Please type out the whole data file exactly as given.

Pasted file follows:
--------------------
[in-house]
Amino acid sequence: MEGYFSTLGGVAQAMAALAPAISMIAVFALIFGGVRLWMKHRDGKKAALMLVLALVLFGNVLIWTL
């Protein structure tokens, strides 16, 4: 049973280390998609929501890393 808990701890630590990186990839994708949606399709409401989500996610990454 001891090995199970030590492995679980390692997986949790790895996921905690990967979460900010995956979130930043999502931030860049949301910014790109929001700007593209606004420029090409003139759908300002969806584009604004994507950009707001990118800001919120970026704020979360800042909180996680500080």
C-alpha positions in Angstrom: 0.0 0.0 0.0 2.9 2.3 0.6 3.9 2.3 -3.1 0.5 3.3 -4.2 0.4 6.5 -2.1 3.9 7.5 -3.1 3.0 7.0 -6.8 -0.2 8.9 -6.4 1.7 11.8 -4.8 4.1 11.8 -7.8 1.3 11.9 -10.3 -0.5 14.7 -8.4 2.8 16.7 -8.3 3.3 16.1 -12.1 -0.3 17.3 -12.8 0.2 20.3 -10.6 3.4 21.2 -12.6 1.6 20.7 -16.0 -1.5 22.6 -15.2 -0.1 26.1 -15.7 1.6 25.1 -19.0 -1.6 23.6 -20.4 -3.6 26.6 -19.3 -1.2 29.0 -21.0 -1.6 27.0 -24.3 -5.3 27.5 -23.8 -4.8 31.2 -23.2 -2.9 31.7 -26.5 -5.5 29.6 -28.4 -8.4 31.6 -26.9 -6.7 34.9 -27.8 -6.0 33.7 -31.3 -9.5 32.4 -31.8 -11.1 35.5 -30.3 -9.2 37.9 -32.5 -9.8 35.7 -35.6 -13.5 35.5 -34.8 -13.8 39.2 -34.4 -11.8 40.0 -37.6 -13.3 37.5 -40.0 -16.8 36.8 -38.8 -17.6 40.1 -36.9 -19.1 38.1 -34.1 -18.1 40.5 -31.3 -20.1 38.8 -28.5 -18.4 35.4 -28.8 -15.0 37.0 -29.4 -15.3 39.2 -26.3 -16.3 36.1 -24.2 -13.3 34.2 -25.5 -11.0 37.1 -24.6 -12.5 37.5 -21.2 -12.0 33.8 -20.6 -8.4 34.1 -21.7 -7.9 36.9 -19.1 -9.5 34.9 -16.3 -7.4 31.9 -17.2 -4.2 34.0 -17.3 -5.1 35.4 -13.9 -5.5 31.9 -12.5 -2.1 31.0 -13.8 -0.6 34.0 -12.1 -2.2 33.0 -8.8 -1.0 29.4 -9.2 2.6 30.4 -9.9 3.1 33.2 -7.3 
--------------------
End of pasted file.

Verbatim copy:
[in-house]
Amino acid sequence: MEGYFSTLGGVAQAMAALAPAISMIAVFALIFGGVRLWMKHRDGKKAALMLVLALVLFGNVLIWTL
């Protein structure tokens, strides 16, 4: 049973280390998609929501890393 808990701890630590990186990839994708949606399709409401989500996610990454 001891090995199970030590492995679980390692997986949790790895996921905690990967979460900010995956979130930043999502931030860049949301910014790109929001700007593209606004420029090409003139759908300002969806584009604004994507950009707001990118800001919120970026704020979360800042909180996680500080």
C-alpha positions in Angstrom: 0.0 0.0 0.0 2.9 2.3 0.6 3.9 2.3 -3.1 0.5 3.3 -4.2 0.4 6.5 -2.1 3.9 7.5 -3.1 3.0 7.0 -6.8 -0.2 8.9 -6.4 1.7 11.8 -4.8 4.1 11.8 -7.8 1.3 11.9 -10.3 -0.5 14.7 -8.4 2.8 16.7 -8.3 3.3 16.1 -12.1 -0.3 17.3 -12.8 0.2 20.3 -10.6 3.4 21.2 -12.6 1.6 20.7 -16.0 -1.5 22.6 -15.2 -0.1 26.1 -15.7 1.6 25.1 -19.0 -1.6 23.6 -20.4 -3.6 26.6 -19.3 -1.2 29.0 -21.0 -1.6 27.0 -24.3 -5.3 27.5 -23.8 -4.8 31.2 -23.2 -2.9 31.7 -26.5 -5.5 29.6 -28.4 -8.4 31.6 -26.9 -6.7 34.9 -27.8 -6.0 33.7 -31.3 -9.5 32.4 -31.8 -11.1 35.5 -30.3 -9.2 37.9 -32.5 -9.8 35.7 -35.6 -13.5 35.5 -34.8 -13.8 39.2 -34.4 -11.8 40.0 -37.6 -13.3 37.5 -40.0 -16.8 36.8 -38.8 -17.6 40.1 -36.9 -19.1 38.1 -34.1 -18.1 40.5 -31.3 -20.1 38.8 -28.5 -18.4 35.4 -28.8 -15.0 37.0 -29.4 -15.3 39.2 -26.3 -16.3 36.1 -24.2 -13.3 34.2 -25.5 -11.0 37.1 -24.6 -12.5 37.5 -21.2 -12.0 33.8 -20.6 -8.4 34.1 -21.7 -7.9 36.9 -19.1 -9.5 34.9 -16.3 -7.4 31.9 -17.2 -4.2 34.0 -17.3 -5.1 35.4 -13.9 -5.5 31.9 -12.5 -2.1 31.0 -13.8 -0.6 34.0 -12.1 -2.2 33.0 -8.8 -1.0 29.4 -9.2 2.6 30.4 -9.9 3.1 33.2 -7.3 